The awareness of her floods my body, like she’s pressed herself against my back. She’s reaching out to me – the exact opposite of the suppressing I had asked her to do.


Get off, my darling, my love, hold onto the rails, get out of my head – the thoughts tumble senselessly, I want her off this ship, out of this situation, I want her safe, but the chain is looming and we’re skidding on our sides through the waves, slowly, slowly –

Zzzzzip. The air steadily fills with hissing, like many birds of prey screeching at once as they dive. I don’t have to look up to recognise what’s making that sound.


Arrows. A thick black hail of them, darkening the sky.




Anyone who’d lowered their shields raises them again. I do the same, glancing over my shoulder. Behind the dozen ships, the first pair of towers has lifted their own thick chain too, barring the way to the rest of the fleet.


We’re caught in their trap.  


Thunk thunk thunk – arrows hit wood, cries of pain resound as some hit true. But I barely have the time to ascertain whether any of my men had been hit. A sickening crunch of wood crackles in the air, stopping my heart and pulling my gaze around again.


Ivar. Ivar was further ahead than us.


Ivar’s ship meets the chain, side-on. The metal links chafe over the side, making it rock dangerously. Then the chain snaps the many taut hemp ropes of his sail, so that the great yardarm groans and twists out of place.


“IVAR!” I shout, dread pulling at my insides. The large red sail is falling, yawning over the whole ship like a great red mouth. Ivar yells to his men to rush to the prow while the sail engulfs almost all of the deck.


It happens too fast; men are caught in whipping ropes, under the large red square of wool. They don’t have many options; he and his men could take to the water, but if they do, they’d be completely at the mercy of the Britons’ arrows.


With the chaos of the fallen sail, they already are.

Olaf and I drag our ships to a halt just in the nick of time. The chain does nothing more than caress the sides of our ships. With the way we’re positioned, I can row closer to Ivar and grab his men, though it’ll be a squeeze to haul them all aboard. 

“TAKE THE SOUTHERN TOWER!” I yell across the waves to Olaf. Ivar and I can take the northern tower once I haul him out of his battered ship.


Olaf separates from me, manoeuvring his ship around. He yells to encourage those that had halted behind him to follow him ashore. I do the same – the Cathalain are behind me, as are a few Southern Isle warbands. I command them to go ashore while I see to Ivar.

These chains make a deadly trap. I’ve never seen anything like them. I want nothing more than to work out how the Britons operate them, how the chains are connected to the towers – this is brutal warcraft, a technology that would be vital to learn.


But in order to learn it, we have to get out of this trap alive.


Arrows pelt us, such a large number that they fall like forests from the sky. Blood is spattered across Ivar’s deck; he’s grouped with his men, holding shields above the injured as they’re dragged from under the red wool. His pale face is turned toward me.


They’d have to shove away the entire sail to be able to row ashore. And there’s no time for that.


My ship brushes past his, close enough to jump from one deck to the other. He commands his men to go, all of them, some hauling the injured along. He stays behind until the last of them has jumped aboard my ship – I’m almost past him by that point.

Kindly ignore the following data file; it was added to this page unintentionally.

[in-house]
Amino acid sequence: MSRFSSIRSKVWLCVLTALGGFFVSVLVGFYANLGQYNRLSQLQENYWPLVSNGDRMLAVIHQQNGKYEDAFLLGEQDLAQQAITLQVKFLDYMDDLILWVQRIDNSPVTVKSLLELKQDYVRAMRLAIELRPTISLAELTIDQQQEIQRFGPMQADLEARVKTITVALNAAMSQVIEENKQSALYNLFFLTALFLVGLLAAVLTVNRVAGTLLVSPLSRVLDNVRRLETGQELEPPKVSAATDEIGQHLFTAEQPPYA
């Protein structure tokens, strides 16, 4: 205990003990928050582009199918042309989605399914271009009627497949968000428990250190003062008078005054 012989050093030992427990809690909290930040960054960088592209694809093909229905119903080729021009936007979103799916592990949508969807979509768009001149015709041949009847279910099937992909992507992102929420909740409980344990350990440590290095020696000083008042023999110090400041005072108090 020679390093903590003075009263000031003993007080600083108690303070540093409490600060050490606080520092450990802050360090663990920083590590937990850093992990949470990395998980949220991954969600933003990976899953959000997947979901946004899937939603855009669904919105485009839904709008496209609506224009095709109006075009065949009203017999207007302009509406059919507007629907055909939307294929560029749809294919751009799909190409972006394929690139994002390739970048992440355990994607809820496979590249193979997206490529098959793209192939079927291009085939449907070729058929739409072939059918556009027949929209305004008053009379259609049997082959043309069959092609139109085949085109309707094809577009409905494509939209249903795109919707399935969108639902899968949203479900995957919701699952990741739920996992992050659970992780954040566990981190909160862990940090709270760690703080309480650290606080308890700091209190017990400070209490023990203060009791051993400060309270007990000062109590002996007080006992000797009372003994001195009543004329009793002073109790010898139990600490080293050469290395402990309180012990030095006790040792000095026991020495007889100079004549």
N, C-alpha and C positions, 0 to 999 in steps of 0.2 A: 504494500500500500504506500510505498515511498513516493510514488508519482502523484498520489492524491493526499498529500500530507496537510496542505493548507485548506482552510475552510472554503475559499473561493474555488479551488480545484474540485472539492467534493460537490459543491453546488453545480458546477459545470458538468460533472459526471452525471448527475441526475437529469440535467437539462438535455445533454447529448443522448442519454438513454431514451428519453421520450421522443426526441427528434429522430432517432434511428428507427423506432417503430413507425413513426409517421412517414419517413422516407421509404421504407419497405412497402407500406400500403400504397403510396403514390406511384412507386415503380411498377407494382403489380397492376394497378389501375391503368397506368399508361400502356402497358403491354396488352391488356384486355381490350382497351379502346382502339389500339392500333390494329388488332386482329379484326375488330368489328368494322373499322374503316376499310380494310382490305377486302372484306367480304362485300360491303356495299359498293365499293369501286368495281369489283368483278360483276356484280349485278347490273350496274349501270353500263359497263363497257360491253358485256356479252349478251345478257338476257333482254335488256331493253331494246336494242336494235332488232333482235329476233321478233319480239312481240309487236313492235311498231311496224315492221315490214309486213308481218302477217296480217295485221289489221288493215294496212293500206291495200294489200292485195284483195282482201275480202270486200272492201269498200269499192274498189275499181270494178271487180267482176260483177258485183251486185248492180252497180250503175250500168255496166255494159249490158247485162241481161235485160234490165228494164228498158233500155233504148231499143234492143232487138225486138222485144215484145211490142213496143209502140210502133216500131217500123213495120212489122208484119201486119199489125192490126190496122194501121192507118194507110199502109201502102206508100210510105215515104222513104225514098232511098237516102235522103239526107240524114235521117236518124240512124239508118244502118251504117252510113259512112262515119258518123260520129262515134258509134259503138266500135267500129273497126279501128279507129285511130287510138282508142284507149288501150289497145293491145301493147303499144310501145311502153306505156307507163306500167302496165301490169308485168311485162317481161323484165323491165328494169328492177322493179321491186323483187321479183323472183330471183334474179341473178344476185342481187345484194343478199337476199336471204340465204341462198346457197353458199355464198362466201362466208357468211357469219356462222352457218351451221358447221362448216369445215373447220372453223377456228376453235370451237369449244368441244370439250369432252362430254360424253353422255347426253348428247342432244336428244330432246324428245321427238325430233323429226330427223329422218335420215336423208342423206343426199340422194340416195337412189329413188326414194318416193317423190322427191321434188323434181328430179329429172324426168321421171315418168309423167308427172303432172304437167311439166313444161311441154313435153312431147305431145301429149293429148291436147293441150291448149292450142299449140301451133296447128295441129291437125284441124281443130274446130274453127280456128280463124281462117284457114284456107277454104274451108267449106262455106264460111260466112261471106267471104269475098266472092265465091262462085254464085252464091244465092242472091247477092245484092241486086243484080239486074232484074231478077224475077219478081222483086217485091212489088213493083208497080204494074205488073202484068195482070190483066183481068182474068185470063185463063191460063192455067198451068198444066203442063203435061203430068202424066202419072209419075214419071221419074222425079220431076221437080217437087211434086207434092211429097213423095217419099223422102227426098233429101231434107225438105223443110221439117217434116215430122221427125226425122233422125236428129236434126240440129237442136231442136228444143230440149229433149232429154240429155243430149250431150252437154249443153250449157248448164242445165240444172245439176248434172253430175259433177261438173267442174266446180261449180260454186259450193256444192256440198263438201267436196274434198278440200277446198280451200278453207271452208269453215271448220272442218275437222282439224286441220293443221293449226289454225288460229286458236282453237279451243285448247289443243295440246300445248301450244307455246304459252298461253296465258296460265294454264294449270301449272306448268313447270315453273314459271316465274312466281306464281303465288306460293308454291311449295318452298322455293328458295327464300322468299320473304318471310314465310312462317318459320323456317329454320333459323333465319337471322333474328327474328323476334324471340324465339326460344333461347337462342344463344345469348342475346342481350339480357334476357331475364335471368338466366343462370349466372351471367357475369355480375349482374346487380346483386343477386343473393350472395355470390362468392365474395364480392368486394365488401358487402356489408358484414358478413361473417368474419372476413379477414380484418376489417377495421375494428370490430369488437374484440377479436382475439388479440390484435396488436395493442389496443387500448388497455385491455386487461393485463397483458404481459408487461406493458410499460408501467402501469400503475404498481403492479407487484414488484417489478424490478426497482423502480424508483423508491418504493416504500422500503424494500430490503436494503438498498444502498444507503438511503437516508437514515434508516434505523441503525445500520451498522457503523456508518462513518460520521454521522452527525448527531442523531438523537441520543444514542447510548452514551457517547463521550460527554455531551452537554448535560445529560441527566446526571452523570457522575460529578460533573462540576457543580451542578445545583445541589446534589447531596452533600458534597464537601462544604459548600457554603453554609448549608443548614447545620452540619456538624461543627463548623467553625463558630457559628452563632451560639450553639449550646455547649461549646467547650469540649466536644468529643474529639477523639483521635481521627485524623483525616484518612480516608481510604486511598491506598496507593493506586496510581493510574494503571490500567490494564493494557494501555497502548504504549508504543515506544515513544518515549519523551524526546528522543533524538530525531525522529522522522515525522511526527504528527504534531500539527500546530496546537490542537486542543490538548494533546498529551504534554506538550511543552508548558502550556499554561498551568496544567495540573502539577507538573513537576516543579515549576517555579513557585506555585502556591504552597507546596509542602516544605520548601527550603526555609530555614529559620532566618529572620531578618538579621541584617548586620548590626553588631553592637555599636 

I stand at my stern, holding out my hand, eyes on my brother as he runs to his prow, shield over his head.


“Come on, come on,” I urge him – I won’t lose him, I will not lose him – he jumps, limber as a black cat, and his feet slam down on my deck. He grasps my arm for balance, our shields knocking together as I gather him against me.


“Fuck me,” he swears. “What in the name of Odin’s balls –”


He goes on cursing and I laugh out of sheer relief, relishing his body heat against mine, the strength of his grip. He’s fine; he’s fine.


We’re nearing the shore now, keeping a steady pace as there is only that rocky beach to receive us. It’ll be rough on the ships, but there is no other choice.


We have to storm that tower. And hope that the chain mechanism can be undone swiftly enough for us to regain our ships without suffering whatever counterattack the Britons have prepared. There’s neither infantry nor calvary in sight – but the dense copses of trees all around us offer ample hiding places for an ambush party.


As the shore comes closer, Ivar and I stare up at the stone tower and its many arrow slits. Its extra wooden fortifications add ground for archers to pelt us from.


“We’ll see what kind of mechanism it is,” I tell him, “once we get in there.”


Ivar glances down at the deck under our feet. Then he looks at me, eyebrow cocked.


“We’re just going to leave them in the hold while we attack?” he asks.


I breathe out, anxiety kicking up in my chest. His words throw an image of Tamsin into my mind, huddled with Rhun, holding hands, and it’s as though he had pushed me through the bond right into her arms.


She’s sick with worry. Can’t breathe. It’s her kin we’re about to meet in that tower. Briton blood we’re about to spill.


I can only hope she feels nothing of this bloodlust I’m holding, this need to keep my men safe, to keep my brothers safe. To slaughter the enemy until the danger is passed – it is the mindset of war.

No. Of course she feels it. She must feel it burning in her body, this anticipation of sinking sharp metal into flesh.

I shake my head as though I could physically shake her off, though I know it’s futile.


“We have no other choice,” I say.